February 5, 2013 | 5:57am
Foie gras is one food item that people are crazy about. Chefs and foodies tend to love it. Ethical eaters and animal rights activists absolutely hate it. The state of California has even outright banned the sale and production of the delicacy.
In this past week's review of the Grove, we touched upon Hudson Valley Foie Gras--one of the largest producers of foie gras in the country. The farm claims its method of production is more humane than its competitors'.
The farm, which is open to the public, developed the "Hudson Valley Method" of foie gras farming. They brought in animal behaviorists, veterinarians, and an auditor from the Temple Grandin Institute to evaluate methods for producing foie gras ducks. The overall goal, they say, is to ensure their ducks are being treated humanely.
According to livestock veterinarian Dr. Lawrence W. Bartholf, "We have to remember that humans have a different anatomy than ducks. They don't have a voice-box like we do. They don't have ll of these fine bones in their throat like we do. The only thing that limits what they can swallow, in the case of a duck that is swallowing fish, is the size of their mouth."
Whether the ducks and geese are harmed from the force-feeding or not, animal rights activists assert that any force-feeding is inhumane. Clean Plate Charlie reached out to the Humane Society to see what the organization had to say. In an official statement President and C.E.O. Wayne Pacelle claims, "Common sense should be sufficient to tell us that it's inhumane to force-feed birds three times a day for weeks on end simply to induce a state of disease in their livers, the final product ultimately marketed as a 'delicacy.' But the science is clear, too. The force-feeding causes the animals' livers to swell more than ten times their normal size and makes it difficult for the animals even to walk."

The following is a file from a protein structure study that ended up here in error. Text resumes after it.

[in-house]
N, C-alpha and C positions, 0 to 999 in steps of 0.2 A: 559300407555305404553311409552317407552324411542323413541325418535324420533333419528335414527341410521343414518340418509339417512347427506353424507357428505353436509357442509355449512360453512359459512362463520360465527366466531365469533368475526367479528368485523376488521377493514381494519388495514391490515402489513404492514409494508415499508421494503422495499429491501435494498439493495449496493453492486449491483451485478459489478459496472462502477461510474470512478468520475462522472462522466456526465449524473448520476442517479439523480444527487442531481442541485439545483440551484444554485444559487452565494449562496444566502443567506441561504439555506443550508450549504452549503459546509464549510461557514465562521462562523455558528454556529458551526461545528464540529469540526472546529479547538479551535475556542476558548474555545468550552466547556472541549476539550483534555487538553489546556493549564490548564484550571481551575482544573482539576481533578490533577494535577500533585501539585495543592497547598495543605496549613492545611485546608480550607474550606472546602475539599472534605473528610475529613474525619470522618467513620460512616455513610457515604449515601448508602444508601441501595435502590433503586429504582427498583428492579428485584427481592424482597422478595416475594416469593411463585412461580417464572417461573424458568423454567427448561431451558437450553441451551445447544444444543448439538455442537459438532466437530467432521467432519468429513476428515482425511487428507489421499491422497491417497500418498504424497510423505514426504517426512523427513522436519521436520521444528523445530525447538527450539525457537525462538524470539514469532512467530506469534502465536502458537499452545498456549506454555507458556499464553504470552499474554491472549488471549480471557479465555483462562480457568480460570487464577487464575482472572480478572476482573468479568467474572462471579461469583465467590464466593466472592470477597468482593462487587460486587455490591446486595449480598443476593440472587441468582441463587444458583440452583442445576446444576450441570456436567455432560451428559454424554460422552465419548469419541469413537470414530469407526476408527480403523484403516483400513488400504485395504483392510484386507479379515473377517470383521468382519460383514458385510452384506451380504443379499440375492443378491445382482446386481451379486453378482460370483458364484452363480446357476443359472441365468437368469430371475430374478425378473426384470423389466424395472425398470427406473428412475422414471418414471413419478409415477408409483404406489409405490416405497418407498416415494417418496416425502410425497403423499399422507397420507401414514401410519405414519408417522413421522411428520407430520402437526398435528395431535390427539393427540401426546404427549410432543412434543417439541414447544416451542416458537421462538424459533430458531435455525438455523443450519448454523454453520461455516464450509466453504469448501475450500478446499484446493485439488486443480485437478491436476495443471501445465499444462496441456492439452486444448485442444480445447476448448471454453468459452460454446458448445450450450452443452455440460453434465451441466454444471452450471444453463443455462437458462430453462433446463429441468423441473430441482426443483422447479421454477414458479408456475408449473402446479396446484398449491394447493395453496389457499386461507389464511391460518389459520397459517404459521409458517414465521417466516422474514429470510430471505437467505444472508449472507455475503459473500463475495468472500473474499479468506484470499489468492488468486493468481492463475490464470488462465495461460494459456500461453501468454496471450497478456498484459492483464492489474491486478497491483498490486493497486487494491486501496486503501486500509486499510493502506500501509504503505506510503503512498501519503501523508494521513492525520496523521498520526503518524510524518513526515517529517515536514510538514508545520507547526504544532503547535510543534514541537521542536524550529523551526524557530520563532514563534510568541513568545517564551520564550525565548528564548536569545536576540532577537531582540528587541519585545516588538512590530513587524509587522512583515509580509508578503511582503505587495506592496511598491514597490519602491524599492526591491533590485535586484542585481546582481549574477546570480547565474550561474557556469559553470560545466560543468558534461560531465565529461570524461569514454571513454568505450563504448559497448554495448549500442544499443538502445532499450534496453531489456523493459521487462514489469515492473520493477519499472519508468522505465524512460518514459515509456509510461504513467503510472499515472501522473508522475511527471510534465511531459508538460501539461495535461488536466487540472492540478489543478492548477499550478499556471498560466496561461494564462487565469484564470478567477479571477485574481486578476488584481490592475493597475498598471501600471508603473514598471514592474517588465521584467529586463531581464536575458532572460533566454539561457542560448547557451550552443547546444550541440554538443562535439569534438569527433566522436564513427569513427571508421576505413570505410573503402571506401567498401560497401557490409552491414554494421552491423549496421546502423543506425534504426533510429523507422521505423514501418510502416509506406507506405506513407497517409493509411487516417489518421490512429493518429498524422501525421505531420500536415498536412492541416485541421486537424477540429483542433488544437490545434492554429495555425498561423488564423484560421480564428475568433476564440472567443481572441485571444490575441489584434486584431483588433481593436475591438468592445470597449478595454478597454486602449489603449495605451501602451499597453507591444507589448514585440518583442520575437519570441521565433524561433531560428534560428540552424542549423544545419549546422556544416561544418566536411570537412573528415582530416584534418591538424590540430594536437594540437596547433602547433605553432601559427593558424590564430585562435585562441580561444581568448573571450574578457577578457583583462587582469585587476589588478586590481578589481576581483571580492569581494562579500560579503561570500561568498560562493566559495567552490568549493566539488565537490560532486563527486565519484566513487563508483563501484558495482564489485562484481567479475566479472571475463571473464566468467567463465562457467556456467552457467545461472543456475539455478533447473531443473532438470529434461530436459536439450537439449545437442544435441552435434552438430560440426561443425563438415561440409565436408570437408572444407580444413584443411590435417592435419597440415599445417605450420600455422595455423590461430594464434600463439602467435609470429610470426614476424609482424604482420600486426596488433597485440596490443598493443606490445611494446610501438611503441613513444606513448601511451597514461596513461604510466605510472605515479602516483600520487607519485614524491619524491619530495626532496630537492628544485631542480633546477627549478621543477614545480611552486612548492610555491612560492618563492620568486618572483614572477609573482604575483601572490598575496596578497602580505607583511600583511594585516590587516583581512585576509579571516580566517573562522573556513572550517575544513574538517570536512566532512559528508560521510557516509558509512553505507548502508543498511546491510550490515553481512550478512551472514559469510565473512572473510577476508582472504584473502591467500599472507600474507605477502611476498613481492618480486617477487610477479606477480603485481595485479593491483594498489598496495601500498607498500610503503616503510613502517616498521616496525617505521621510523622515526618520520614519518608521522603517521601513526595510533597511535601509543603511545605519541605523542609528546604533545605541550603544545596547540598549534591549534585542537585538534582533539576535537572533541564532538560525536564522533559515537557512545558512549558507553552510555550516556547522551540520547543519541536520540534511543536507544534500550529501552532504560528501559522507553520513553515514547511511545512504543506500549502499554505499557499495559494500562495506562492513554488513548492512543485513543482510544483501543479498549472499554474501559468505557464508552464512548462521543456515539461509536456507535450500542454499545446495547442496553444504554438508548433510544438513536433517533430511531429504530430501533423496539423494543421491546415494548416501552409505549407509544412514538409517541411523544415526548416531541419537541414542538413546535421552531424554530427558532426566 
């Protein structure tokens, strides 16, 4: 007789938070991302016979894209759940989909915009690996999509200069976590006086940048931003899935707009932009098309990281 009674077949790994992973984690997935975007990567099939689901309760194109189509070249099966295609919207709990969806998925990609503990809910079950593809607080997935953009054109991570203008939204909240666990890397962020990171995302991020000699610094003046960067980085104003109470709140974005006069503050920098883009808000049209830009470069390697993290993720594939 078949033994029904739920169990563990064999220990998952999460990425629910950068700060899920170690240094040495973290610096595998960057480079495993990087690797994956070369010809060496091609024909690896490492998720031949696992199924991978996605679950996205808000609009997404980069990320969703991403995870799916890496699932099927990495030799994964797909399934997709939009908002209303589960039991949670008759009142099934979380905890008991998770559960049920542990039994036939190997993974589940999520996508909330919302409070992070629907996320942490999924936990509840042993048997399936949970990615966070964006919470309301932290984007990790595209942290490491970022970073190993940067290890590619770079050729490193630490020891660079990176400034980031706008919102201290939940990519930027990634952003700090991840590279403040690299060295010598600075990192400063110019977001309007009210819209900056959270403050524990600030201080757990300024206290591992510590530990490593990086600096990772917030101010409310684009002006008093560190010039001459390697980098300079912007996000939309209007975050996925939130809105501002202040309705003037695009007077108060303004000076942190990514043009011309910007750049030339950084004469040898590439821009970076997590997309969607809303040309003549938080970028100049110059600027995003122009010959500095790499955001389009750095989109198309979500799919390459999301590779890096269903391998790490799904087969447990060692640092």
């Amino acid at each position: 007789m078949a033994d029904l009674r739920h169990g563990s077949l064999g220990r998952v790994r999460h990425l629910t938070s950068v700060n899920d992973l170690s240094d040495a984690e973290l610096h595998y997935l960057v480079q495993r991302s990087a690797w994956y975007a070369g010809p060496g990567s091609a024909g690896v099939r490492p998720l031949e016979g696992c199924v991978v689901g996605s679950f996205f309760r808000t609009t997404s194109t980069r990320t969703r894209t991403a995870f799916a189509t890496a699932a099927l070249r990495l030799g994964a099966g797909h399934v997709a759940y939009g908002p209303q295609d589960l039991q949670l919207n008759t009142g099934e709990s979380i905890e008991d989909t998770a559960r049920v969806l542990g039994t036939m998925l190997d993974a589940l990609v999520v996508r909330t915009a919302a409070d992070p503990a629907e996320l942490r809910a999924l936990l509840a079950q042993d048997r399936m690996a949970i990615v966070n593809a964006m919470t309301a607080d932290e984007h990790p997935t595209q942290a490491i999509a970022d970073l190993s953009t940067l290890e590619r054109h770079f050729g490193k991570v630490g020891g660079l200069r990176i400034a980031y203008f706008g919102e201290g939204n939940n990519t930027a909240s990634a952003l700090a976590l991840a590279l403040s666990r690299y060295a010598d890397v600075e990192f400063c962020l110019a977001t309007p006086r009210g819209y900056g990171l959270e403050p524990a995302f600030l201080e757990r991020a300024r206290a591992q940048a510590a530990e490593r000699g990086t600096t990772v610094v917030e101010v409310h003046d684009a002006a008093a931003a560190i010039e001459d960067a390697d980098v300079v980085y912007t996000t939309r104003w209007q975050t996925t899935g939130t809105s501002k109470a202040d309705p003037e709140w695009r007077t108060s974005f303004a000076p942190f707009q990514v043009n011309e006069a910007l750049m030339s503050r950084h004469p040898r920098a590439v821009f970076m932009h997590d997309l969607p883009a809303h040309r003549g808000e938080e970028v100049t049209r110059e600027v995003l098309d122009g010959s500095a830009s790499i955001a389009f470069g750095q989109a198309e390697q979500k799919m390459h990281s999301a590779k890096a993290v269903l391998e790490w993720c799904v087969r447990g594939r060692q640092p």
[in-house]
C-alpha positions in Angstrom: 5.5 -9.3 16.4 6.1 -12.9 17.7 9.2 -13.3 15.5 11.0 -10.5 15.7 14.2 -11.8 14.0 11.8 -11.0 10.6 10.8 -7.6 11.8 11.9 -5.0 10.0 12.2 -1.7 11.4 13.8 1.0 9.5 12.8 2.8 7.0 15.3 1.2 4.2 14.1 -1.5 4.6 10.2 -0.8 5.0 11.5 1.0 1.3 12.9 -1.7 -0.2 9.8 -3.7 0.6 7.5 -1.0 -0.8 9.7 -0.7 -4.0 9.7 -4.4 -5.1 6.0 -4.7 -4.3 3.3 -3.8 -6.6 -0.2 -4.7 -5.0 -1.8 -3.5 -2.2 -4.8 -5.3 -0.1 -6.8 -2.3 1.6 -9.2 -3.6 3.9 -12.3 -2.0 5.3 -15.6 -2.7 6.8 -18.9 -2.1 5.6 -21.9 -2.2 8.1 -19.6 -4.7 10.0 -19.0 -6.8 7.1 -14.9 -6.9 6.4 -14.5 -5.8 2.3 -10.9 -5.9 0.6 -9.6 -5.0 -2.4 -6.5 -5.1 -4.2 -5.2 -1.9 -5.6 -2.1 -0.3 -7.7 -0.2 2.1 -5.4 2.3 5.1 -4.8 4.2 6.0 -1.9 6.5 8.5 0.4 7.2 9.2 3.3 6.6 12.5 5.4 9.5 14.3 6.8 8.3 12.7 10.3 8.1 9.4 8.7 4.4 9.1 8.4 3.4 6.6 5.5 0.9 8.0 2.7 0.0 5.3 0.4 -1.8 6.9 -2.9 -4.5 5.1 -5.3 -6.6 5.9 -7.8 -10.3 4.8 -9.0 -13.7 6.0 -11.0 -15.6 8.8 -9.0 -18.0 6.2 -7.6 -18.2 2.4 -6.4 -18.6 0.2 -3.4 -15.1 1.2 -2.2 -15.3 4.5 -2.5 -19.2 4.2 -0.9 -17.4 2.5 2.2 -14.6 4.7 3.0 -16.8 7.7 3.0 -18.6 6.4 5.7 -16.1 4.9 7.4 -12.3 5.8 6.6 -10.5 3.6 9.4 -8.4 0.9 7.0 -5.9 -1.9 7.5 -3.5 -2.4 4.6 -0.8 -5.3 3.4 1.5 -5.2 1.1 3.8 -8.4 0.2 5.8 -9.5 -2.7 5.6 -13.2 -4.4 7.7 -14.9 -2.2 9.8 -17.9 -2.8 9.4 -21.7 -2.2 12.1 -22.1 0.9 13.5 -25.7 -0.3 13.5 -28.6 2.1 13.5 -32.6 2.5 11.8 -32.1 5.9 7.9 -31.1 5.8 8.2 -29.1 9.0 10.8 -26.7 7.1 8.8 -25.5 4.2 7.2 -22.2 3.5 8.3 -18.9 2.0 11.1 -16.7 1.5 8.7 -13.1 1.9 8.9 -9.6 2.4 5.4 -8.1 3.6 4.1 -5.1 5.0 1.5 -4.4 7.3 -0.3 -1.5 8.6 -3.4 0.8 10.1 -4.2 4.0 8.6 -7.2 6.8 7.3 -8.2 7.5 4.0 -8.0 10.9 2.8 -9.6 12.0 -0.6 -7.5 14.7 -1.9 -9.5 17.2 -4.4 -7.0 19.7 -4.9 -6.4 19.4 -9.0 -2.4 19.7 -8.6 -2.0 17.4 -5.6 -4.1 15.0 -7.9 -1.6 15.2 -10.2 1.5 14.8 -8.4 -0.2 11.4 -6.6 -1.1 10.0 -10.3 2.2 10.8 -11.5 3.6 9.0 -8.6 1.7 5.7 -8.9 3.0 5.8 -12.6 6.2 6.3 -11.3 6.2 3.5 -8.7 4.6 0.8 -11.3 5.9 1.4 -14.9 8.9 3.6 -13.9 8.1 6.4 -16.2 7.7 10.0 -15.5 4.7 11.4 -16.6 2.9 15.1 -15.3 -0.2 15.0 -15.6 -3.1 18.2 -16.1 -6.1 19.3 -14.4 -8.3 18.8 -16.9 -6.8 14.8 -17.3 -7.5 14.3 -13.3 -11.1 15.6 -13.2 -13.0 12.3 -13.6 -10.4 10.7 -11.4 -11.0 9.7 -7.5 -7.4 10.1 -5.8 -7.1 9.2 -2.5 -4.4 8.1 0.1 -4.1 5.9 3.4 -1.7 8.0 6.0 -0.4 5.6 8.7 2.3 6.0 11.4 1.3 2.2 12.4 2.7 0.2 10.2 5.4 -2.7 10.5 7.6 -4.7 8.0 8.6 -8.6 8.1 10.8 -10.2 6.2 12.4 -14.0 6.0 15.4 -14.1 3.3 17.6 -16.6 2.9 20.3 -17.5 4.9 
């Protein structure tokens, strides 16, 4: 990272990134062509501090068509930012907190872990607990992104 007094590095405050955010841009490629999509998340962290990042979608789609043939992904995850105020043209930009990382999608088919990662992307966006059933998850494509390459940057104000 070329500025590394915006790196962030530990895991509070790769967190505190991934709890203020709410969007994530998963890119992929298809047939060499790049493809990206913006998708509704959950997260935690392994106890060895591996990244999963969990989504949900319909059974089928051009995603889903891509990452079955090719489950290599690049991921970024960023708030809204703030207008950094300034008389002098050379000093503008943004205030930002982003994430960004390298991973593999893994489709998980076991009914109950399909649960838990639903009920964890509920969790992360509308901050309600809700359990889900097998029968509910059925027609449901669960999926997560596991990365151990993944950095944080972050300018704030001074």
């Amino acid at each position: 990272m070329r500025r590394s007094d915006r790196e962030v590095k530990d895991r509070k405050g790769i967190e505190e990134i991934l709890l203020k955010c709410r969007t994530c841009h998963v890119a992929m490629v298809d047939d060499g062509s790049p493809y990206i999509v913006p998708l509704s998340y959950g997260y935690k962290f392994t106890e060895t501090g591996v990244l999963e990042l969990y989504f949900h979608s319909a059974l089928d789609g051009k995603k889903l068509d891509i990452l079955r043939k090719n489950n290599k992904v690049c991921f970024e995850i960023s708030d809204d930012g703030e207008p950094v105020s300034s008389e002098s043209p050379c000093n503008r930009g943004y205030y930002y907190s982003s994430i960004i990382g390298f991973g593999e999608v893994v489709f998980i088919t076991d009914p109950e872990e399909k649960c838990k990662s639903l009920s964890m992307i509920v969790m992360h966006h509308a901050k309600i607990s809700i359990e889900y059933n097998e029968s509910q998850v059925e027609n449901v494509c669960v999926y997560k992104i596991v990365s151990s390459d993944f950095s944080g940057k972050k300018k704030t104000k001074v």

The science Pacelle refers to comes from a Humane Society report
on the welfare of animals in the foie gras industry. According to the report:
In a sworn affidavit before the New York State Department of Agriculture and Markets, veterinarian Bruce Feldmann described the liver disease of three ducks he examined who were reportedly taken from a California foie gras farm: "[T]hese animals suffered from various diseases, including hepatic lipidosis and possibly hepatic encephalopathy, which were brought on directly by the force feeding process they were subjected to."
When functioning normally, the liver processes fats and filters toxins. Hepatic encephalopathy is damage to the brain caused by toxins in the blood that are not filtered as they would normally be by a healthy liver.
While there are some examples of free-range foie gras, there is little doubt that force-feeding an animal cannot be considered humane: even the actual feeding is not hurting the duck. At the end of the day, it comes to down chefs and consumers as to whether the the product is worth another beings pain. How do you feel about foie gras? Weigh in below.